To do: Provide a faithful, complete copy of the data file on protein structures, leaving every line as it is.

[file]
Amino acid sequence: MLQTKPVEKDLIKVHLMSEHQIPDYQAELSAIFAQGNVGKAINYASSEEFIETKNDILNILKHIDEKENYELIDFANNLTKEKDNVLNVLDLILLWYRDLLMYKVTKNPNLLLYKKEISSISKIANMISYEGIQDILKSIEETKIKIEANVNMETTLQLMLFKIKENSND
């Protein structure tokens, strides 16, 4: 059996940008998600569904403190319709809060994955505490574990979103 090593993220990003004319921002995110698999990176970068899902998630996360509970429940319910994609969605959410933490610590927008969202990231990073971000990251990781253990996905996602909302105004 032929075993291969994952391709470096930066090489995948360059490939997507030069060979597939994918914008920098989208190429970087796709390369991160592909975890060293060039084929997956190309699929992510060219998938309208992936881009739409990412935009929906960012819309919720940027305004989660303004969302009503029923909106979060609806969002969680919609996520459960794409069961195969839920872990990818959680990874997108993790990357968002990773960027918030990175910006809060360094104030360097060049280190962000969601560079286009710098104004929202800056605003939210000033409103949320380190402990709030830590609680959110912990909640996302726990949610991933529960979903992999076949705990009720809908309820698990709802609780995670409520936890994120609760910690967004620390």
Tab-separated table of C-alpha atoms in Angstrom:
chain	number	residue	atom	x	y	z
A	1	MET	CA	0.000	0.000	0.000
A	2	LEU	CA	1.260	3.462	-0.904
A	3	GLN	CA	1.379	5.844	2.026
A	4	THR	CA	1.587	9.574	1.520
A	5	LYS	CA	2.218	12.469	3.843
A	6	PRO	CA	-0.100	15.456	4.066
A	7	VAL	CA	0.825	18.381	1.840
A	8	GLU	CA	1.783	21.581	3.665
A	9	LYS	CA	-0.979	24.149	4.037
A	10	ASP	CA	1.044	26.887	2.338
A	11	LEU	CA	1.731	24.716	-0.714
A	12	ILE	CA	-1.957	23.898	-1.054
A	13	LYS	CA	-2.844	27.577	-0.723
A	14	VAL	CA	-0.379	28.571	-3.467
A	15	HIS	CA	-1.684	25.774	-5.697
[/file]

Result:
Amino acid sequence: MLQTKPVEKDLIKVHLMSEHQIPDYQAELSAIFAQGNVGKAINYASSEEFIETKNDILNILKHIDEKENYELIDFANNLTKEKDNVLNVLDLILLWYRDLLMYKVTKNPNLLLYKKEISSISKIANMISYEGIQDILKSIEETKIKIEANVNMETTLQLMLFKIKENSND
């Protein structure tokens, strides 16, 4: 059996940008998600569904403190319709809060994955505490574990979103 090593993220990003004319921002995110698999990176970068899902998630996360509970429940319910994609969605959410933490610590927008969202990231990073971000990251990781253990996905996602909302105004 032929075993291969994952391709470096930066090489995948360059490939997507030069060979597939994918914008920098989208190429970087796709390369991160592909975890060293060039084929997956190309699929992510060219998938309208992936881009739409990412935009929906960012819309919720940027305004989660303004969302009503029923909106979060609806969002969680919609996520459960794409069961195969839920872990990818959680990874997108993790990357968002990773960027918030990175910006809060360094104030360097060049280190962000969601560079286009710098104004929202800056605003939210000033409103949320380190402990709030830590609680959110912990909640996302726990949610991933529960979903992999076949705990009720809908309820698990709802609780995670409520936890994120609760910690967004620390």
Tab-separated table of C-alpha atoms in Angstrom:
chain	number	residue	atom	x	y	z
A	1	MET	CA	0.000	0.000	0.000
A	2	LEU	CA	1.260	3.462	-0.904
A	3	GLN	CA	1.379	5.844	2.026
A	4	THR	CA	1.587	9.574	1.520
A	5	LYS	CA	2.218	12.469	3.843
A	6	PRO	CA	-0.100	15.456	4.066
A	7	VAL	CA	0.825	18.381	1.840
A	8	GLU	CA	1.783	21.581	3.665
A	9	LYS	CA	-0.979	24.149	4.037
A	10	ASP	CA	1.044	26.887	2.338
A	11	LEU	CA	1.731	24.716	-0.714
A	12	ILE	CA	-1.957	23.898	-1.054
A	13	LYS	CA	-2.844	27.577	-0.723
A	14	VAL	CA	-0.379	28.571	-3.467
A	15	HIS	CA	-1.684	25.774	-5.697